Jobs for June

Keep your garden looking neat and sweet with these timely reminders.

1. Sow biennials Biennials are plants that are sown one year, then flower the following spring or summer. They’re fantastic for combining with spring-flowering bulbs and often make great cut flowers too. Sow the seed into trays filled with multipurpose compost and follow the instructions on the seed packets as to whether to cover the seeds or not. Water, label and place somewhere bright but out of the heat of the midday sun. Seedlings can dry out quickly at this time of year, so water regularly. Theyll be ready to prick out in a couple of weeks.

2. Trim box for Derby Day The traditional time to cut back the new growth of box and create crisp lines for your topiary is Derby Day (the first Saturday in June) but any time this month is fine. Put an old sheet around the base of your box plants to catch the clippings and make tidying up easier. Afterwards, water around the base of the plant, and try to avoid splashing the foliage.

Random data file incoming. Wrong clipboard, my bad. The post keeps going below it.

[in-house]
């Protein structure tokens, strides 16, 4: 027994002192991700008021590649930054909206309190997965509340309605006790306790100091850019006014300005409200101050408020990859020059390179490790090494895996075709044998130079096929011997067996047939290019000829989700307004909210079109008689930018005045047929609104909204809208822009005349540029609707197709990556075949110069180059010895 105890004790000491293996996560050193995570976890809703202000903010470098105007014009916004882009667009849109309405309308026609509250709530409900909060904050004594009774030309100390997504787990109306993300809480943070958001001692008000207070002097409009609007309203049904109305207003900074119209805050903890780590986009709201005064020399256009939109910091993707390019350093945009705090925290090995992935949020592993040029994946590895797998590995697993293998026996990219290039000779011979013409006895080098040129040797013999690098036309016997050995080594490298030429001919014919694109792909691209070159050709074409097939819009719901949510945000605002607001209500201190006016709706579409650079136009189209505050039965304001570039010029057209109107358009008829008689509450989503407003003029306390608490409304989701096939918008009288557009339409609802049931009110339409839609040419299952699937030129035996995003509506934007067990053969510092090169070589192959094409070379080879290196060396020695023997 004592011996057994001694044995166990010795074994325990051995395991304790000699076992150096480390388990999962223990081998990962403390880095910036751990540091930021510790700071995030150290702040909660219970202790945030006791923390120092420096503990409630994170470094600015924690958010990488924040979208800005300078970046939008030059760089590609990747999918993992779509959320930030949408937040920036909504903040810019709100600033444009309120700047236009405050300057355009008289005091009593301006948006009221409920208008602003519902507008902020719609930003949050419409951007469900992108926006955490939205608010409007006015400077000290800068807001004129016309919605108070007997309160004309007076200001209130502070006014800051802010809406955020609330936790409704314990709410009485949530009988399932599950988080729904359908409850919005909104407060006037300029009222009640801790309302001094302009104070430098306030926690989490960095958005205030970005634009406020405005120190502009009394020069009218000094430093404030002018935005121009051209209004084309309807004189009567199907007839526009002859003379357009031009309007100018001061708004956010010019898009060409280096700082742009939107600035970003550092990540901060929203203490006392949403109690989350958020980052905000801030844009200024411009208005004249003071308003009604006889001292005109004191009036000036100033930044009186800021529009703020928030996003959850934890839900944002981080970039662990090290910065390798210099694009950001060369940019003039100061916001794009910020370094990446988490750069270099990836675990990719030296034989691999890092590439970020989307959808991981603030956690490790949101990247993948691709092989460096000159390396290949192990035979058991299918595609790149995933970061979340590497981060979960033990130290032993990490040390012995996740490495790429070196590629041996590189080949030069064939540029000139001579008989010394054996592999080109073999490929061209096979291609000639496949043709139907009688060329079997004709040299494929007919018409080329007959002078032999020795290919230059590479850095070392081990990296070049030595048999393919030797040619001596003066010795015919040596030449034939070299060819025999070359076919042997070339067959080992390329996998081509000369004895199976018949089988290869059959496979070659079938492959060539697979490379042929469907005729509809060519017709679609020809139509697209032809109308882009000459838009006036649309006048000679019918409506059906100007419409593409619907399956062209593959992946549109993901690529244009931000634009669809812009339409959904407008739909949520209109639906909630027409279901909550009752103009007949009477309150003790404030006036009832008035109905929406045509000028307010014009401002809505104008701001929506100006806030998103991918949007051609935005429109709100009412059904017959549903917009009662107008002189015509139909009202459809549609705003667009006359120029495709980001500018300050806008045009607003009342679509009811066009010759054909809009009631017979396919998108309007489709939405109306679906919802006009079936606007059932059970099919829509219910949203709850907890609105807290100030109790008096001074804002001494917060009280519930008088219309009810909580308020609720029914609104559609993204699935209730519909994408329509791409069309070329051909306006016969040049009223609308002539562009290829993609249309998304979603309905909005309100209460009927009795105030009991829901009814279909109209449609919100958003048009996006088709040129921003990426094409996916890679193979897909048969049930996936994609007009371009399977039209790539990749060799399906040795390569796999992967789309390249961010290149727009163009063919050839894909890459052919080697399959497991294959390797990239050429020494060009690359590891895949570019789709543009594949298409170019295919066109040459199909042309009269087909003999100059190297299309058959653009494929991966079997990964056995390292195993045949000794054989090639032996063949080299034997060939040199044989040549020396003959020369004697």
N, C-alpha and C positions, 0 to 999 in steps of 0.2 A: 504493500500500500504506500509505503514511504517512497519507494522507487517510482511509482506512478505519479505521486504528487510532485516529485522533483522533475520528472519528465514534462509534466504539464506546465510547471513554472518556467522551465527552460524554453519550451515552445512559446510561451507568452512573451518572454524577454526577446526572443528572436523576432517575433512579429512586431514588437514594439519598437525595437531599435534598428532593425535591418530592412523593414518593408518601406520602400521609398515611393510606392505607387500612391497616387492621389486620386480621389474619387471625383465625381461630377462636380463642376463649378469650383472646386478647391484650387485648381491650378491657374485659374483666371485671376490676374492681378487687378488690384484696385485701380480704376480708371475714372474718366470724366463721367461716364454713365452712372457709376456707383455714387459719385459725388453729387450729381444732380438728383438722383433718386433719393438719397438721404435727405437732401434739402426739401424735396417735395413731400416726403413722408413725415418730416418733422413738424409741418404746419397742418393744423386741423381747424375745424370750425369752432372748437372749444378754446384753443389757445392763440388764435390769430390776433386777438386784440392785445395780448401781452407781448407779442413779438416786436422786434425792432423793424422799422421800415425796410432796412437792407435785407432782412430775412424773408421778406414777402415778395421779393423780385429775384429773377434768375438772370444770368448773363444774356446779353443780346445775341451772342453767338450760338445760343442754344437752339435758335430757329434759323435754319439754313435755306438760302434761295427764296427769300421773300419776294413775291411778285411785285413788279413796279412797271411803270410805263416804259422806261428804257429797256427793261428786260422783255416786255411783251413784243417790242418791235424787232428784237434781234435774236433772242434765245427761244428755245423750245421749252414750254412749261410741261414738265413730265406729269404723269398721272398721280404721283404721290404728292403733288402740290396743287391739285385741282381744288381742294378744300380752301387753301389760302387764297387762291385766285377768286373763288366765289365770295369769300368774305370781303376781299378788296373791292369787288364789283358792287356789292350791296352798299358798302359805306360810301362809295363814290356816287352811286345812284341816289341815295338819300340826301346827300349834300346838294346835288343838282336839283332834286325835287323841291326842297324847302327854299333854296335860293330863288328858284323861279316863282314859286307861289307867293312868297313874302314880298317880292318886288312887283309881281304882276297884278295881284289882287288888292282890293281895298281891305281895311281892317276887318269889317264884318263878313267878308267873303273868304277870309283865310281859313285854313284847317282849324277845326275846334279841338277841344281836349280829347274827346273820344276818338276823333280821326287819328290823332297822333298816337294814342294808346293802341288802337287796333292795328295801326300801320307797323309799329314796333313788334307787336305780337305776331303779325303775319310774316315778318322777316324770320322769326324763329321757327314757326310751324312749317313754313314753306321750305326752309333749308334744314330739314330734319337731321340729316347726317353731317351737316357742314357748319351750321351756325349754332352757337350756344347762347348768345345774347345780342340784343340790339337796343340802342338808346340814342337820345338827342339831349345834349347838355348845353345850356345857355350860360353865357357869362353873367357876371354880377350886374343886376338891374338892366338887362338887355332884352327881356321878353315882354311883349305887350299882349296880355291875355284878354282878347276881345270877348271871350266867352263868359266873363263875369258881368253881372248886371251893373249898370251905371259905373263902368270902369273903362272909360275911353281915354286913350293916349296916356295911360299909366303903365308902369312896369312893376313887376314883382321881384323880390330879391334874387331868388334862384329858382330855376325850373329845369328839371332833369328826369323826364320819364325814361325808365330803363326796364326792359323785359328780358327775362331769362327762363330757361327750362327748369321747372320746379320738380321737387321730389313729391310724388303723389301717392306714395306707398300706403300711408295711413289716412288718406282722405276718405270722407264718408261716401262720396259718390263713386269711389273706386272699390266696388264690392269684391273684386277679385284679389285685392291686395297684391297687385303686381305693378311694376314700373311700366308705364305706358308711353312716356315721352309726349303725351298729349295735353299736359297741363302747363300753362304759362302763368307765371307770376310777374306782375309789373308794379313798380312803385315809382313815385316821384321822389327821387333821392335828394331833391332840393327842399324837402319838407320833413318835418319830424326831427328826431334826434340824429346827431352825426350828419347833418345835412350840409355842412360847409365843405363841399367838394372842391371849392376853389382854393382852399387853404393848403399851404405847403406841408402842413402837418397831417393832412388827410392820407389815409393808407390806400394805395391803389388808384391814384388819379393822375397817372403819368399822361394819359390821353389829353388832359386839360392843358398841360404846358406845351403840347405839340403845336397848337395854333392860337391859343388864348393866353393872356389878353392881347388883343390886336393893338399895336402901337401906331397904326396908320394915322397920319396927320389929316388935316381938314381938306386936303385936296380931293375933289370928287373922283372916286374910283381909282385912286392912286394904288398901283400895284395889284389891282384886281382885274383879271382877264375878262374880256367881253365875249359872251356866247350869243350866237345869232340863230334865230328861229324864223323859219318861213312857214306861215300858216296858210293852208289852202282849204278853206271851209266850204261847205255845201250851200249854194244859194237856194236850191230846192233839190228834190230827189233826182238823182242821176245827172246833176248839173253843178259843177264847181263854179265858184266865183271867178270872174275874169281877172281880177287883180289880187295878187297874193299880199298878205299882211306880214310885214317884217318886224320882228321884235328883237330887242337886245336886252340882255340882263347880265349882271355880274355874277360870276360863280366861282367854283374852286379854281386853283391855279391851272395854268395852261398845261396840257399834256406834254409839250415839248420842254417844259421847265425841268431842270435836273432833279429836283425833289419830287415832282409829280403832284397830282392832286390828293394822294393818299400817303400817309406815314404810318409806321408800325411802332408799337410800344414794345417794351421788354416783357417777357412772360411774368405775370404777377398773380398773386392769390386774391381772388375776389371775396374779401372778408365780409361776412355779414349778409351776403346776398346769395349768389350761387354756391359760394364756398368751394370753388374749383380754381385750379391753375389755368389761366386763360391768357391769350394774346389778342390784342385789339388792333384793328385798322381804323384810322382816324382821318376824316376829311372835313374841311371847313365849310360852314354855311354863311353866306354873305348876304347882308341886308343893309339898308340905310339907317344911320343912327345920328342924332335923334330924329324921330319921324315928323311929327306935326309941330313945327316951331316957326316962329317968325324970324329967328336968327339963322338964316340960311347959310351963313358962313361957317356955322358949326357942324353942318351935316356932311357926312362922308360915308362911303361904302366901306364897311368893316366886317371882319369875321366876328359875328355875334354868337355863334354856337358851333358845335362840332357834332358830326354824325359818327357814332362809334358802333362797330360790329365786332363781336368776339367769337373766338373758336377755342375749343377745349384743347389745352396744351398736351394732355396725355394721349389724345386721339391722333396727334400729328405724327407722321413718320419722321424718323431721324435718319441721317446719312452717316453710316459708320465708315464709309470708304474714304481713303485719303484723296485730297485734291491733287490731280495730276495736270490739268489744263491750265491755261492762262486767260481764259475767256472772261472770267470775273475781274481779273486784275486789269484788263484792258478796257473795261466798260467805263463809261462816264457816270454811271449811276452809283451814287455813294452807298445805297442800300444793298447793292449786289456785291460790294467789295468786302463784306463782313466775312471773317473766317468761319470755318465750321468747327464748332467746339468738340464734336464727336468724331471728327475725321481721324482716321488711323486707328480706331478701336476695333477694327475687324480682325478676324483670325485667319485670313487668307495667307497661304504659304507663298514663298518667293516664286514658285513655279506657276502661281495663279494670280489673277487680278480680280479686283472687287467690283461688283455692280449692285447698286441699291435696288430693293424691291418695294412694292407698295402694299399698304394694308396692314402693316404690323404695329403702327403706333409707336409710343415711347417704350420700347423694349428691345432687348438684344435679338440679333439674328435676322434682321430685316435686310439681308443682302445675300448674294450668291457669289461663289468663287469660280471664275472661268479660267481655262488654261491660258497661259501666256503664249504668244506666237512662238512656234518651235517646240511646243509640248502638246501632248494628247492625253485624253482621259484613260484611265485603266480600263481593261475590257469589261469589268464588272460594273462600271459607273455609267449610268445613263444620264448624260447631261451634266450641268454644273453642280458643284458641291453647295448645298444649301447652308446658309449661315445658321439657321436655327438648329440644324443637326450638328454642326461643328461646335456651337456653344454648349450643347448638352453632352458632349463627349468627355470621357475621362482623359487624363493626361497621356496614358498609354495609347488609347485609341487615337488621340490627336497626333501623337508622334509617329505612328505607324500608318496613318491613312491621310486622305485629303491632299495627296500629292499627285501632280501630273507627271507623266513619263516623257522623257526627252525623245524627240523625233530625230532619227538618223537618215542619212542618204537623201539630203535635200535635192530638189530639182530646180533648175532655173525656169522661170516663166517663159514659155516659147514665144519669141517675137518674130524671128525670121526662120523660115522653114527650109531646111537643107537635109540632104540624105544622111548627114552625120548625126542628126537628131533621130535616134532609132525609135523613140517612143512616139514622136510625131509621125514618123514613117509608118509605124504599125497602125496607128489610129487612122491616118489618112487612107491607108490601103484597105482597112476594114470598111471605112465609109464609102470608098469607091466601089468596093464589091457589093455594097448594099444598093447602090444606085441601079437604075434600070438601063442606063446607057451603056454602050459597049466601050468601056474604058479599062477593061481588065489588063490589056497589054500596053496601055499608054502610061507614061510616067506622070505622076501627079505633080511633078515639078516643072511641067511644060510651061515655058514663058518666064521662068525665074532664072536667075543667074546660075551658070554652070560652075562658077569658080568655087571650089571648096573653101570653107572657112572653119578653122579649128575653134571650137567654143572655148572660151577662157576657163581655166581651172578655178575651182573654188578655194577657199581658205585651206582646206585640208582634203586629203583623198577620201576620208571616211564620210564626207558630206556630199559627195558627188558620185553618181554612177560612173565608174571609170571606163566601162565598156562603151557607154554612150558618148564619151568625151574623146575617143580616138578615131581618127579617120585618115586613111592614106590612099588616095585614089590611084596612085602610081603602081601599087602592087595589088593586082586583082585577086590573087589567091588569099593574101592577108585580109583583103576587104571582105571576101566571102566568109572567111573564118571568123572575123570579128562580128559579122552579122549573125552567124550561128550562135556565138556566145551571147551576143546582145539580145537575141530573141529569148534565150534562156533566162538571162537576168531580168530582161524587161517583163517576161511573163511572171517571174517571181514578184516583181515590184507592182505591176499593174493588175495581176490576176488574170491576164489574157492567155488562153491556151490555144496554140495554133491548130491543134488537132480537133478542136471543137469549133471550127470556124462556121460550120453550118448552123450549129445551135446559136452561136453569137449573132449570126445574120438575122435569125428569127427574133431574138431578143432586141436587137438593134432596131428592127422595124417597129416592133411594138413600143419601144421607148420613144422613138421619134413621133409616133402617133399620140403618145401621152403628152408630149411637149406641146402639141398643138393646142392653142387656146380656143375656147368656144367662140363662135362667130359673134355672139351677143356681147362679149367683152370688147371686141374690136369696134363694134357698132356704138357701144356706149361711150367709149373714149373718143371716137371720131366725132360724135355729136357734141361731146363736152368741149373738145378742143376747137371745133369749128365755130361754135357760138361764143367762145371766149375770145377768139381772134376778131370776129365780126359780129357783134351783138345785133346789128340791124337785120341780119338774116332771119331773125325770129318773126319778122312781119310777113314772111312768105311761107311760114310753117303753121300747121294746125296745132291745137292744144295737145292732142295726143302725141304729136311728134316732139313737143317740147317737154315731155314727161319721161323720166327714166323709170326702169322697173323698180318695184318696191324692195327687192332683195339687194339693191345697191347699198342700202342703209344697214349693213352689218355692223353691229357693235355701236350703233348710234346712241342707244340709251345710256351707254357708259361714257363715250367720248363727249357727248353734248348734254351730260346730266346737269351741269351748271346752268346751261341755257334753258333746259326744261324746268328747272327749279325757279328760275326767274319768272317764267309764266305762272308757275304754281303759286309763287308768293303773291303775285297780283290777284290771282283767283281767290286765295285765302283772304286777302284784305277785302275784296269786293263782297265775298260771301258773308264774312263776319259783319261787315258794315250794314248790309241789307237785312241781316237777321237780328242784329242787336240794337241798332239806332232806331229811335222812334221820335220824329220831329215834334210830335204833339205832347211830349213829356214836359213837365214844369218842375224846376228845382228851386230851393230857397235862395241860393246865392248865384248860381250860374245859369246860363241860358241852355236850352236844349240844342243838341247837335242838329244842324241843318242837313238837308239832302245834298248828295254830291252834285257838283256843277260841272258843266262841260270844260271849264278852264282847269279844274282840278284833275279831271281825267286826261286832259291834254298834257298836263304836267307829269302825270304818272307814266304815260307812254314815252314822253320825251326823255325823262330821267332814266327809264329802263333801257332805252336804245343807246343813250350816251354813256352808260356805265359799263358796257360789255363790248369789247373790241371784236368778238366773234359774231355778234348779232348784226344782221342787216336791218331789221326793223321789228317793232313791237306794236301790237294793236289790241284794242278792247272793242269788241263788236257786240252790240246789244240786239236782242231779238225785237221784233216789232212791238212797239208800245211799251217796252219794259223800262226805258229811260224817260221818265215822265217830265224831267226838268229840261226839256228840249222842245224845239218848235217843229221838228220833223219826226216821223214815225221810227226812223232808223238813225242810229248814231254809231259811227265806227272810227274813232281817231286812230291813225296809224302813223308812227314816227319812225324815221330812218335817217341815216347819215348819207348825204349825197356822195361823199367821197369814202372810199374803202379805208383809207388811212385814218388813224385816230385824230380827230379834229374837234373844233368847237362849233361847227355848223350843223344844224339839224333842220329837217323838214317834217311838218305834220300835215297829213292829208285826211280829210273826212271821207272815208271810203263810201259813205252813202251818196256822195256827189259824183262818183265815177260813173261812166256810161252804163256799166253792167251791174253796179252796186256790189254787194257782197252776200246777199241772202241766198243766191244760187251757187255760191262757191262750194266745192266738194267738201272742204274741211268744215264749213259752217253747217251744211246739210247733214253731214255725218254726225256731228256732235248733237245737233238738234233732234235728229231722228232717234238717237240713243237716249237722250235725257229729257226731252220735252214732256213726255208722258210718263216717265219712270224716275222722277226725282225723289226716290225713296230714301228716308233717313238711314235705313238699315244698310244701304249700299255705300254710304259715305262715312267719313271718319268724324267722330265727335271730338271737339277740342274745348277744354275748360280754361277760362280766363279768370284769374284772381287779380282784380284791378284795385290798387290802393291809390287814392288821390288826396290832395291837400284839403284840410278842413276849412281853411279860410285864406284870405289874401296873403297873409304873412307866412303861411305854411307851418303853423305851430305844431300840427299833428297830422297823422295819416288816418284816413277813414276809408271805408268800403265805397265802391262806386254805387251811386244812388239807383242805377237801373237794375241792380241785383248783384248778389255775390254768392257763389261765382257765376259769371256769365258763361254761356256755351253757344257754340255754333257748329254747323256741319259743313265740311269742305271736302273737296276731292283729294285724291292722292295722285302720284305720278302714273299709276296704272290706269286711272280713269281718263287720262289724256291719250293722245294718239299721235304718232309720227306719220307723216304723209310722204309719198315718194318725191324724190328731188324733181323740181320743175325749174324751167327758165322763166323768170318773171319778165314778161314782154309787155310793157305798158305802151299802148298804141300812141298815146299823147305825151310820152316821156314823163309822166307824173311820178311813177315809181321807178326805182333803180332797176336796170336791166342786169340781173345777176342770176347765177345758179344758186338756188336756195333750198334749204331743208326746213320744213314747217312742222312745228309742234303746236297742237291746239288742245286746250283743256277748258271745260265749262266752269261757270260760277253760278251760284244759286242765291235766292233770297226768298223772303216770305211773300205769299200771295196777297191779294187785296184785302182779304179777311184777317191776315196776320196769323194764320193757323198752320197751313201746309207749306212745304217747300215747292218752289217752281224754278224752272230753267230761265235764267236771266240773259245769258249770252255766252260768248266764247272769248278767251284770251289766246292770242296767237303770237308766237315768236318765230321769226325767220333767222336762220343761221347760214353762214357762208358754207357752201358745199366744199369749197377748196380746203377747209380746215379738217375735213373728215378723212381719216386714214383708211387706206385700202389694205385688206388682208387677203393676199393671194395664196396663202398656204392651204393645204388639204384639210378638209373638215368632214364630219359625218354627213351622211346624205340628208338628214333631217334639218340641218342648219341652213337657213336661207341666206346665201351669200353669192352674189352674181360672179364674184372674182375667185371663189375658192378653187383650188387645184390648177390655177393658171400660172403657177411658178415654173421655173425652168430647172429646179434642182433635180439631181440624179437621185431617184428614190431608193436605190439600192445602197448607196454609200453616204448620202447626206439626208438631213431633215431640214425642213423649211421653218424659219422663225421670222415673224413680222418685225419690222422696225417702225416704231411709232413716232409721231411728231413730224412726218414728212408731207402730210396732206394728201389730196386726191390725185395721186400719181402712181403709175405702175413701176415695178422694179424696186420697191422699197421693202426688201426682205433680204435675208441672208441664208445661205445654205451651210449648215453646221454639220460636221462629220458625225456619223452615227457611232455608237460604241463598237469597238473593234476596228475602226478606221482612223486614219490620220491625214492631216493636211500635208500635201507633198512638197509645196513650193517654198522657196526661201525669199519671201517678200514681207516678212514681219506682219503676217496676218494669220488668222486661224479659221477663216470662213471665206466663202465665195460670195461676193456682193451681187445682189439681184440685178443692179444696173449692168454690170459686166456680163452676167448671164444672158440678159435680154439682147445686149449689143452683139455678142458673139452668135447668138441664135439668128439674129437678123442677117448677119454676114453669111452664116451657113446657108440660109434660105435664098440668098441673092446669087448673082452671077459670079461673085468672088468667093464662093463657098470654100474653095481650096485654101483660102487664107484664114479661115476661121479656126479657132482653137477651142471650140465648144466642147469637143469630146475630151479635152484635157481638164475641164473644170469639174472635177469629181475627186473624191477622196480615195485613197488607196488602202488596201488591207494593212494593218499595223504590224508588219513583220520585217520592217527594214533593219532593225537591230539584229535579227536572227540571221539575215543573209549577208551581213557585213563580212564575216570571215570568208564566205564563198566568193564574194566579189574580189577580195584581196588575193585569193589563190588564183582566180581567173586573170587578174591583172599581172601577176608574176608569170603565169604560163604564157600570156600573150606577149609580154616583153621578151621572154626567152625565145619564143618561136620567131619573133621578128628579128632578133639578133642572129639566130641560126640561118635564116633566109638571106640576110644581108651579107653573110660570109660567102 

3. Cut back early-flowering perennials Some spring-flowering perennials such as geraniums and oriental poppies may be looking a little tired by now, so cut back any growth to just above the crown of the plant. Give them a good water and a feed and you might even get a second flush of flowers.

4. Deadhead roses Keep repeat-flowering roses looking good and encourage more flowers by removing any dead or fading blooms. You can snip these off by cutting back to a leaf joint, or simply snap off the old rose head at the bulbous bit behind the flower where it joins the stem.

5. Make comfrey feed If you have a patch of comfrey now is the time to make a batch of homemade liquid plant food. Comfrey is high in nutrients that will help your plants to flourish. Wear gloves and a long-sleeved top to cut an armful of leaves. Pop them into a large bucket, fill with water and cover. After four weeks the brew will be ready to use – it’s a bit smelly. Remove the decaying leaves and pop them on the compost heap. Dilute the feed in a watering can, using one part comfrey liquid to ten parts water.

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